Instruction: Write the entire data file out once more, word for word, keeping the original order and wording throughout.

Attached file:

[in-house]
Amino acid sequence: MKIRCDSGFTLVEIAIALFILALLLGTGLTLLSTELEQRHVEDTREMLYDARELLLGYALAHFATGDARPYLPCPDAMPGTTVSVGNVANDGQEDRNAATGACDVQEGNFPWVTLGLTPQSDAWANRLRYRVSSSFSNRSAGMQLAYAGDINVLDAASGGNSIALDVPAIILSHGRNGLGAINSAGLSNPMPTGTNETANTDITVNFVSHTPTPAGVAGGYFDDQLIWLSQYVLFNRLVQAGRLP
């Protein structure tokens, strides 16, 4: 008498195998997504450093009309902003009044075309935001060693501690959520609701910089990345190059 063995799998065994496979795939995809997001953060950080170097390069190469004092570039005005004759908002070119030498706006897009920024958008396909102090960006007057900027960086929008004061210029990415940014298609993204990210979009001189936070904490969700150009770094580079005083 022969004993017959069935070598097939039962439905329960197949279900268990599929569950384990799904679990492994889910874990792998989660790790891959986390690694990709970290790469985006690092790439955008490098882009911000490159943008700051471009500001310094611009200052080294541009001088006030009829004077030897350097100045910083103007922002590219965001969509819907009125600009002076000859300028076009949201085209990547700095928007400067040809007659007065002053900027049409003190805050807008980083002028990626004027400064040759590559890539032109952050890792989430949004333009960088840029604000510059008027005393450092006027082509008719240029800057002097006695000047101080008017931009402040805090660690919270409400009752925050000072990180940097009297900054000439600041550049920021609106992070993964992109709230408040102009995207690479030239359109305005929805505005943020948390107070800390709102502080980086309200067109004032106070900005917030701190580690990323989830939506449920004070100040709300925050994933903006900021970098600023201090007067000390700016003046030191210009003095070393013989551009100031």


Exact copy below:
[in-house]
Amino acid sequence: MKIRCDSGFTLVEIAIALFILALLLGTGLTLLSTELEQRHVEDTREMLYDARELLLGYALAHFATGDARPYLPCPDAMPGTTVSVGNVANDGQEDRNAATGACDVQEGNFPWVTLGLTPQSDAWANRLRYRVSSSFSNRSAGMQLAYAGDINVLDAASGGNSIALDVPAIILSHGRNGLGAINSAGLSNPMPTGTNETANTDITVNFVSHTPTPAGVAGGYFDDQLIWLSQYVLFNRLVQAGRLP
């Protein structure tokens, strides 16, 4: 008498195998997504450093009309902003009044075309935001060693501690959520609701910089990345190059 063995799998065994496979795939995809997001953060950080170097390069190469004092570039005005004759908002070119030498706006897009920024958008396909102090960006007057900027960086929008004061210029990415940014298609993204990210979009001189936070904490969700150009770094580079005083 022969004993017959069935070598097939039962439905329960197949279900268990599929569950384990799904679990492994889910874990792998989660790790891959986390690694990709970290790469985006690092790439955008490098882009911000490159943008700051471009500001310094611009200052080294541009001088006030009829004077030897350097100045910083103007922002590219965001969509819907009125600009002076000859300028076009949201085209990547700095928007400067040809007659007065002053900027049409003190805050807008980083002028990626004027400064040759590559890539032109952050890792989430949004333009960088840029604000510059008027005393450092006027082509008719240029800057002097006695000047101080008017931009402040805090660690919270409400009752925050000072990180940097009297900054000439600041550049920021609106992070993964992109709230408040102009995207690479030239359109305005929805505005943020948390107070800390709102502080980086309200067109004032106070900005917030701190580690990323989830939506449920004070100040709300925050994933903006900021970098600023201090007067000390700016003046030191210009003095070393013989551009100031």